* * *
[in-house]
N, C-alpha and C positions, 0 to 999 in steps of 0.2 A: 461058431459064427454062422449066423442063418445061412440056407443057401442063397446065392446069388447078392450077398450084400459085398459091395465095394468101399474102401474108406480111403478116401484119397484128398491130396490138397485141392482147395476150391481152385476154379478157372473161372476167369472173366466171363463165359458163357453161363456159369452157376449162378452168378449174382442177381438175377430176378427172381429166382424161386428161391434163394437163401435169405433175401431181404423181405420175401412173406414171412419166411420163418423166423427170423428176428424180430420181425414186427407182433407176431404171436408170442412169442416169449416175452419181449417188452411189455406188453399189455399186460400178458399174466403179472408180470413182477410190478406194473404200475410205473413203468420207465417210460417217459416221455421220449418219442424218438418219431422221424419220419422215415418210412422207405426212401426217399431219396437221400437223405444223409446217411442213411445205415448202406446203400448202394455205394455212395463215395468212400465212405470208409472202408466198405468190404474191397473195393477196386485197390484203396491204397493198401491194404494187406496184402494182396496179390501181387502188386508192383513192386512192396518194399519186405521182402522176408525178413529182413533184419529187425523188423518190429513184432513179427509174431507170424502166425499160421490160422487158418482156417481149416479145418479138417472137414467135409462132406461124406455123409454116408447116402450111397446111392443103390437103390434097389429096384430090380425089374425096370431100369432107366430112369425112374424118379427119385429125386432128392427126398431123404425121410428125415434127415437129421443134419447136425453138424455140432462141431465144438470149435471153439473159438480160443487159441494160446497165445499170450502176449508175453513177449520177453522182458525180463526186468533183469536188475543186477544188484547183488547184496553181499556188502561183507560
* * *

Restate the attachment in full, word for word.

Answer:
[in-house]
N, C-alpha and C positions, 0 to 999 in steps of 0.2 A: 461058431459064427454062422449066423442063418445061412440056407443057401442063397446065392446069388447078392450077398450084400459085398459091395465095394468101399474102401474108406480111403478116401484119397484128398491130396490138397485141392482147395476150391481152385476154379478157372473161372476167369472173366466171363463165359458163357453161363456159369452157376449162378452168378449174382442177381438175377430176378427172381429166382424161386428161391434163394437163401435169405433175401431181404423181405420175401412173406414171412419166411420163418423166423427170423428176428424180430420181425414186427407182433407176431404171436408170442412169442416169449416175452419181449417188452411189455406188453399189455399186460400178458399174466403179472408180470413182477410190478406194473404200475410205473413203468420207465417210460417217459416221455421220449418219442424218438418219431422221424419220419422215415418210412422207405426212401426217399431219396437221400437223405444223409446217411442213411445205415448202406446203400448202394455205394455212395463215395468212400465212405470208409472202408466198405468190404474191397473195393477196386485197390484203396491204397493198401491194404494187406496184402494182396496179390501181387502188386508192383513192386512192396518194399519186405521182402522176408525178413529182413533184419529187425523188423518190429513184432513179427509174431507170424502166425499160421490160422487158418482156417481149416479145418479138417472137414467135409462132406461124406455123409454116408447116402450111397446111392443103390437103390434097389429096384430090380425089374425096370431100369432107366430112369425112374424118379427119385429125386432128392427126398431123404425121410428125415434127415437129421443134419447136425453138424455140432462141431465144438470149435471153439473159438480160443487159441494160446497165445499170450502176449508175453513177449520177453522182458525180463526186468533183469536188475543186477544188484547183488547184496553181499556188502561183507560